We all know from the beginning that computers work with zeros and ones, also known as binary information. This approach has been so successful that computers now power everything from coffee makers to self-driving cars, and it’s hard to imagine life without them.
Building on this success, modern quantum computers are also being designed with binary information processing in mind. “However, the building blocks of quantum computers are more than just zeros and ones,” explains Martin Ringbauer, an experimental physicist from Innsbruck, Austria. “Limiting them to binary systems prevents these devices from realizing their true potential.”
A team led by Thomas Montz from the Department of Experimental Physics at the University of Innsbruck has succeeded in developing a quantum computer that can perform arbitrary computations using so-called quantum digits (qubits), thereby unlocking more computing power with fewer quantum particles. Their research has been published in Physics of nature.
Quantum systems are different
Although storing information in 0s and 1s is not the most efficient way to perform calculations, it is the easiest. Simplicity often also means robustness and reliability, which is why binary information has become the unquestioned standard for classical computers.
In the quantum world, the situation is completely different. For example, in the Innsbruck quantum computer, information is stored in individual trapped calcium atoms. Each of these atoms naturally has eight different states, of which usually only two are used to store information. Indeed, almost all existing quantum computers have access to more quantum states than they use for computation.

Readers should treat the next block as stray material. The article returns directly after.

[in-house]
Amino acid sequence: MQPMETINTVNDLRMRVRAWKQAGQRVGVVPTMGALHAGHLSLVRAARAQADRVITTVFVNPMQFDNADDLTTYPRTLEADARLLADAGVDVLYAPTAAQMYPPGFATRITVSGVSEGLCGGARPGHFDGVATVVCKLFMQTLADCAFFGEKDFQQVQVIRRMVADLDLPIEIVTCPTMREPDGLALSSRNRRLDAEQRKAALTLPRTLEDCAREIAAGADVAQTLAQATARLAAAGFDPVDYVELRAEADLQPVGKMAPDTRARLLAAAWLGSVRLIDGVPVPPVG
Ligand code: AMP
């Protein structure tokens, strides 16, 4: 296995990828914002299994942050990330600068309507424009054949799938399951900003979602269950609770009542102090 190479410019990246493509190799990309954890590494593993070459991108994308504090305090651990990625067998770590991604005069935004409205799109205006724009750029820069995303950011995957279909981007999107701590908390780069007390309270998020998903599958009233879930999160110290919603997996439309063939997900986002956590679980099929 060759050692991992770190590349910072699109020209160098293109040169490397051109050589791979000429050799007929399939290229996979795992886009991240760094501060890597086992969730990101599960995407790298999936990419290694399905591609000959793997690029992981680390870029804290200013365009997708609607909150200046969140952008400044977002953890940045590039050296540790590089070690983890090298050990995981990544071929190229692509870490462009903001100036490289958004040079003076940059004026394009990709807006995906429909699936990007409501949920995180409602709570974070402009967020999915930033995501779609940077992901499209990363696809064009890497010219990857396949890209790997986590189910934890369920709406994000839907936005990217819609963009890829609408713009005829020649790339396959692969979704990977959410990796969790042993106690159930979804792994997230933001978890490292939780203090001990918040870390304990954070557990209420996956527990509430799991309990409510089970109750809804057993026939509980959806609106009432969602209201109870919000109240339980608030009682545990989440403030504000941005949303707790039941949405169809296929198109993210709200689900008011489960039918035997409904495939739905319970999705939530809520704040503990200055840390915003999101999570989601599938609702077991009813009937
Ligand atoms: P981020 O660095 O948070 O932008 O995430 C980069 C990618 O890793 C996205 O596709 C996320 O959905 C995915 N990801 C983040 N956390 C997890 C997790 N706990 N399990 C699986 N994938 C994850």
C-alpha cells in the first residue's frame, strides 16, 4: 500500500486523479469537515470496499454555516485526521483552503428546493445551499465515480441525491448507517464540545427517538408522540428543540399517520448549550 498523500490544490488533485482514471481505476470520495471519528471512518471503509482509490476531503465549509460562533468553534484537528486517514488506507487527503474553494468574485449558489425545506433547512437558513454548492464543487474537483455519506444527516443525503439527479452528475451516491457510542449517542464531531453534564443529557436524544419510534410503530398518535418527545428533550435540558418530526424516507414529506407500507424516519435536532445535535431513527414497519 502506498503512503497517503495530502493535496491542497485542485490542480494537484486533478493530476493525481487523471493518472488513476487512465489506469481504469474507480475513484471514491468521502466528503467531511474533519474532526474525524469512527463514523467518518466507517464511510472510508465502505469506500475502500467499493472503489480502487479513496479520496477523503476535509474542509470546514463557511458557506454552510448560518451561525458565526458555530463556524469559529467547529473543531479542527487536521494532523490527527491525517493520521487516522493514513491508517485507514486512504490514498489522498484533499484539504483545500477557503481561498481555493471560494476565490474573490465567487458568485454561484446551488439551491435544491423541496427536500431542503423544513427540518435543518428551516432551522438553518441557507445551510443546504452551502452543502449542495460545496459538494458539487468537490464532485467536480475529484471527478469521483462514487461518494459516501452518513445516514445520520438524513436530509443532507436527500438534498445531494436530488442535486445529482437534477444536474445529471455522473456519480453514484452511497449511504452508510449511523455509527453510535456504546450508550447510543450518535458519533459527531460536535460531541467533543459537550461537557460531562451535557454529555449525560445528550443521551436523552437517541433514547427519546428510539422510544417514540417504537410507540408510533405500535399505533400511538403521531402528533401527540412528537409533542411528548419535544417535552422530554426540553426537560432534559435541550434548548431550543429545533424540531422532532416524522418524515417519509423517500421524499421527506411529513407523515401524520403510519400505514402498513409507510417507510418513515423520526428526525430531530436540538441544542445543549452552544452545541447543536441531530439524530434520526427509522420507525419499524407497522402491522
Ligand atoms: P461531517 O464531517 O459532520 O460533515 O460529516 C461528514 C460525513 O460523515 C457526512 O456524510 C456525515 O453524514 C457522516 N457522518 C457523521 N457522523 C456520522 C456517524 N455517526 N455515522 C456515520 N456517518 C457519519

A natural approach to hardware and software
Physicists from Innsbruck have developed a quantum computer that can harness the full potential of these atoms by performing calculations using qubits. Unlike the classical case, using more states does not make the computer less reliable. “Quantum systems naturally have more than two states, and we have shown that we can control them all equally well,” says Thomas Monz.
On the other hand, many problems that require quantum computers to solve, such as problems in physics, chemistry, or materials science, are also naturally expressed in Qudita. Rewriting them for qubits can often make them too complex for modern quantum computers. “Working with a large number of zeros and ones is very natural not only for a quantum computer, but also for its applications, which allows us to unlock the true potential of quantum systems,” explains Martin Ringbauer.
Error-free quantum computing becomes a reality
Martin Ringbauer, Universal Trapped Ion Quantum Processor, Physics of nature (2022). DOI: 10.1038/s41567-022-01658-0. www.nature.com/articles/s41567-022-01658-0
Courtesy of the University of Innsbruck.
Quote: A quantum computer runs with more than zero and one (2022 July 21), retrieved July 22, 2022 from https://phys.org/news/2022-07-quantum.html.
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